MTU Plateaus (Example)
This article explains the purpose of the
mtu-plateaus flag by example.
This is the sample network:
The maximum bytes per packet (MTU) of links n6-J and J-r4 is 1500.
Link r4-n4 is an ARPANET network. Therefore, its packets can be up to 8159-96 bits long (~1007 bytes).
For illustrative purposes, let’s pretend Jool will not mangle the size of the packets it translates. In reality, IPv4 headers are 20 bytes shorter than IPv6 headers, and there are other quirks as well, but they’re irrelevant for the purposes of this example.
Here it goes:
n6 wants to write a 1500-byte IPv6 packet to n4 (Think 100 bytes of headers and 1400 bytes of data payload). J converts it to a 1500-byte IPv4 packet and sends it to r4. r4 cannot forward it because it’s too big for the 1007-byte limit of the r4-n4 network, so it returns a ICMP error to n6.
Path MTU discovery operates under the assumption that the router who could not forward the packet will report the maximum packet size it can transmit. At this point, the ICMP error would contain the magic number “1007”, and so n6 would know that he has to slice his packet into according pieces if he’s still interested in the arrival of his message.
Unfortunately, the inclusion of this number is an afterthought; the original ICMPv4 specification does not mandate it. If r4 is old enough, it will leave the MTU field unset (ie. zero), and n6 will be baffled at the prospect of having to divide its data into chunks of zero bytes each (ICMPv6 does mandate the MTU field, so IPv6 nodes actually rely on it).
Being the only one who has a grasp of what the problem is, the task of hacking a solution befalls on the NAT64.
J will realize that the problem exists by observing that it’s trying to translate a ICMPv4 error with a zero MTU to ICMPv6, where that is illegal. J does not have a way to know the MTU of the r4-n4 network so it has to guess. It does know that the rejected packet was 1500 bytes long, so it takes a look at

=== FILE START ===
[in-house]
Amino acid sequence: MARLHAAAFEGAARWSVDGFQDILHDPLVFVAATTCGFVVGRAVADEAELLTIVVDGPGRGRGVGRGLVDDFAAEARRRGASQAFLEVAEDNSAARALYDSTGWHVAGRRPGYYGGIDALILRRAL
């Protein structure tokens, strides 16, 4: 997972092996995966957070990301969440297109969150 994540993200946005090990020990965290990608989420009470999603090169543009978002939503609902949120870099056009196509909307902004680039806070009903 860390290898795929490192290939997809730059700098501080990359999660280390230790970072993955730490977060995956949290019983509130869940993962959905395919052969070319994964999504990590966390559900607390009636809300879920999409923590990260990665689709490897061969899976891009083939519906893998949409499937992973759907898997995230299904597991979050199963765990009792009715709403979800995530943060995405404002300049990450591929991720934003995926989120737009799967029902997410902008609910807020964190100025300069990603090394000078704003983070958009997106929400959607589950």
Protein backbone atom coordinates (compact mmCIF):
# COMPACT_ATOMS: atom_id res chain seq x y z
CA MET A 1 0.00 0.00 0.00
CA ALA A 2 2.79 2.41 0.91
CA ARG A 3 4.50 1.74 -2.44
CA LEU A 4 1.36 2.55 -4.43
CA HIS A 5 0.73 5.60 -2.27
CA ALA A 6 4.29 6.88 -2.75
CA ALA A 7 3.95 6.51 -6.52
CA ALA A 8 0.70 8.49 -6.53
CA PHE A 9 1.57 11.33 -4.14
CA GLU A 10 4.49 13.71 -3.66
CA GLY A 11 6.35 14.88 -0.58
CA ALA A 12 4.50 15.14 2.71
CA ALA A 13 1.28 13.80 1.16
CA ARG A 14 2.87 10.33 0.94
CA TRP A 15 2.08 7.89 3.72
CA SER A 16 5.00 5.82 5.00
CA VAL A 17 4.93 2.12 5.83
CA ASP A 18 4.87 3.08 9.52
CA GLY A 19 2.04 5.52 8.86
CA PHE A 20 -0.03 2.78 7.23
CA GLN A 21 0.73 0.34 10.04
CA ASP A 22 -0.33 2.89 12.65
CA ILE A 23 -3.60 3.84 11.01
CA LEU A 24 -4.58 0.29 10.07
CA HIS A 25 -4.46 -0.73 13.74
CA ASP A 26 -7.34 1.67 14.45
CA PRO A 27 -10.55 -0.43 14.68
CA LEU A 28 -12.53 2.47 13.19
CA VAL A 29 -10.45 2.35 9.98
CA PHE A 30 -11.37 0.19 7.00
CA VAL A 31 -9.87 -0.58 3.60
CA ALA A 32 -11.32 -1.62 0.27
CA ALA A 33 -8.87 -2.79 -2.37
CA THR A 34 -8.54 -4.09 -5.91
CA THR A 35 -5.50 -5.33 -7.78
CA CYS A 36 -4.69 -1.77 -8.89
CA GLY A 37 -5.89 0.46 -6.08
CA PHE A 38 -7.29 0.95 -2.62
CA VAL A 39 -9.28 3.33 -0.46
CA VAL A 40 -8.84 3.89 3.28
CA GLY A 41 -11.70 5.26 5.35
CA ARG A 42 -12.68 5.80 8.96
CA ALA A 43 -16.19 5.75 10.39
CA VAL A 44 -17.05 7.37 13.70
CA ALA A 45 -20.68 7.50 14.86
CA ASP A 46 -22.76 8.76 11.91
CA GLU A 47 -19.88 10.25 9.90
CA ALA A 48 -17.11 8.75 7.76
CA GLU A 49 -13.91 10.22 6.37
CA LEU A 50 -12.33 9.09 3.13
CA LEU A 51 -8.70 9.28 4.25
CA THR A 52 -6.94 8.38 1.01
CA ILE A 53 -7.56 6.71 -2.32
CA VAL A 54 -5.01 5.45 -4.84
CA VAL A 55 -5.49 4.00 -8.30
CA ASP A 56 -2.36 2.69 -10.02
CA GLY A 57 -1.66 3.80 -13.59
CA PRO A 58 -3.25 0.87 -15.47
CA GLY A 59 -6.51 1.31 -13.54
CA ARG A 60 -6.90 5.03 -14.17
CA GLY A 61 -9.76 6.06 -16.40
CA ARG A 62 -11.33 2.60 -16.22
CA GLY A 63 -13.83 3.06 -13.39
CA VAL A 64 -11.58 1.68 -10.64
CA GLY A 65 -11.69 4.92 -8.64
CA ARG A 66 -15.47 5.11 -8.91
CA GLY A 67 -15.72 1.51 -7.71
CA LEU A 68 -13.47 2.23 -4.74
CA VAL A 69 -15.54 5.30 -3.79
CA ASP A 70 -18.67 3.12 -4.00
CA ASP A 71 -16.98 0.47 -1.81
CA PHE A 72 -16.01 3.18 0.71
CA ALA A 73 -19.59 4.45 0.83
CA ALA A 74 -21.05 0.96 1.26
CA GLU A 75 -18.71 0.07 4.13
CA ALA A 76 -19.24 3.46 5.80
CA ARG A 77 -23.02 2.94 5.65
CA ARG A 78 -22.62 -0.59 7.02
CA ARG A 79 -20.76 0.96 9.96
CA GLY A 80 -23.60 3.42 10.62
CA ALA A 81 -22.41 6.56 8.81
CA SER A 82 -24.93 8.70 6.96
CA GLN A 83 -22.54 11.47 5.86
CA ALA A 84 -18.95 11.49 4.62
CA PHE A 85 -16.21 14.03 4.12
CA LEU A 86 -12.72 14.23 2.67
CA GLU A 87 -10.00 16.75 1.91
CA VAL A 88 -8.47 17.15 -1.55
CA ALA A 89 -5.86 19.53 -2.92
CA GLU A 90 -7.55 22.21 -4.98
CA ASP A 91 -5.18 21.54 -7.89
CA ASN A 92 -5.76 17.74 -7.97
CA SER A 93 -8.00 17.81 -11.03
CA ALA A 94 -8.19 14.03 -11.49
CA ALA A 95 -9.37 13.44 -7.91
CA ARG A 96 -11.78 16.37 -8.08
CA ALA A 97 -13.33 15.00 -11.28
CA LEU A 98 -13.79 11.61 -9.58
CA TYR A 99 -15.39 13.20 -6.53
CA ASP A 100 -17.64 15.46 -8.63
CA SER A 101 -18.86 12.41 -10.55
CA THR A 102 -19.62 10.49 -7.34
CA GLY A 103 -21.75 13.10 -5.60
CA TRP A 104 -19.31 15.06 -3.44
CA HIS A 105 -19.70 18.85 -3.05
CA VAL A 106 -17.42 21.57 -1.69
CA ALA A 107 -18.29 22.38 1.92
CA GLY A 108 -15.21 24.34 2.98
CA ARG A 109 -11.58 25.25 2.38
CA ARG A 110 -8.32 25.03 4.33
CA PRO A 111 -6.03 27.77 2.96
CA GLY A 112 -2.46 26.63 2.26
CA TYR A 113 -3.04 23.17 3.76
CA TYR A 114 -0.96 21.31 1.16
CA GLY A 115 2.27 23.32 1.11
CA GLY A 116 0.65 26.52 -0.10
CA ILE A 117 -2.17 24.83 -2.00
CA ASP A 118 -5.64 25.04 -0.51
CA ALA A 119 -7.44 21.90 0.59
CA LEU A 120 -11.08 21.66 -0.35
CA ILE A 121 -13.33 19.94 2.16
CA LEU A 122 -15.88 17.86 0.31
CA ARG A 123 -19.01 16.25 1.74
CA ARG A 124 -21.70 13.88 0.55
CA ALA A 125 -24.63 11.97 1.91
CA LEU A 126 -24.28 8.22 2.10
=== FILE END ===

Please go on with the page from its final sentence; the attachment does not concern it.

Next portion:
mtu-plateaus (whose default value is based on the following table) and picks the first plateau which would reject a 1500-sized packet:
Plateau MTU Comments Reference ------ --- -------- --------- 65535 Official maximum MTU RFC 791 65535 Hyperchannel RFC 1044 65535 32000 Just in case 17914 16Mb IBM Token Ring 17914 8166 IEEE 802.4 RFC 1042 8166 4464 IEEE 802.5 (4Mb max) RFC 1042 4352 FDDI (Revised) RFC 1188 4352 (1%) 2048 Wideband Network RFC 907 2002 IEEE 802.5 (4Mb recommended) RFC 1042 2002 (2%) 1536 Exp. Ethernet Nets RFC 895 1500 Ethernet Networks RFC 894 1500 Point-to-Point (default) RFC 1134 1492 IEEE 802.3 RFC 1042 1492 (3%) 1006 SLIP RFC 1055 1006 ARPANET BBN 1822 1006 576 X.25 Networks RFC 877 544 DEC IP Portal 512 NETBIOS RFC 1088 508 IEEE 802/Source-Rt Bridge RFC 1042 508 ARCNET RFC 1051 508 (13%) 296 Point-to-Point (low delay) RFC 1144 296 68 Official minimum MTU RFC 791
So J suspects the r4-n4 network is a IEEE 802.3. It translates the zero-MTU ICMPv4 error into a 1492-MTU ICMPv6 error.
n6 slices its message and now tries to send one 1492 long packet (100 bytes of headers and 1392 bytes of data payload) and one 108-byte packet (100 header, 8 payload). r4 again rejects the attempt because a 1492 packet still does not fit in a 1007-MTU network.
J again realizes that it is trying to translate a zero MTU ICMP error, so it again tries to report the first plateau which would object to the rejected packet. The next plateau of 1492 is 1006 this time, so J guesses r4-n4 is a SLIP or an ARPANET. The guess was correct this time, as you can see.
Upon receiving the news, n6 now slices its data into a 1006 (100 + 906) packet and a 594 (100 + 494) packet. The translated versions finally fit and arrive at their destination.
The plateaus strategy is the better alternative out of several Path MTU discovery approaches. Because it is aware of existing MTUs, it converges quickly and leaves little room for under-utilization. (See section 5 of RFC 1191.)
You might have noticed, however, that ARPANET was disbanded a long time ago, which speaks poorly of the default plateaus list. And this is true; though RFC 1191 says “implementors should use up-to-date references to pick a set of plateaus”, none seem to come up.
It’s not that bad, given that some of the protocols in the table are still in use, and having a few redundant plateaus is better than having a few missing ones.
And it doesn’t mean the plateaus list is hardcoded into Jool, either. If you want to change your plateaus list, run (after installing the userspace application)
(jool_siit | jool) global update mtu-plateaus <list>
jool_siit global update mtu-plateaus "80000, 40000, 20000, 10000"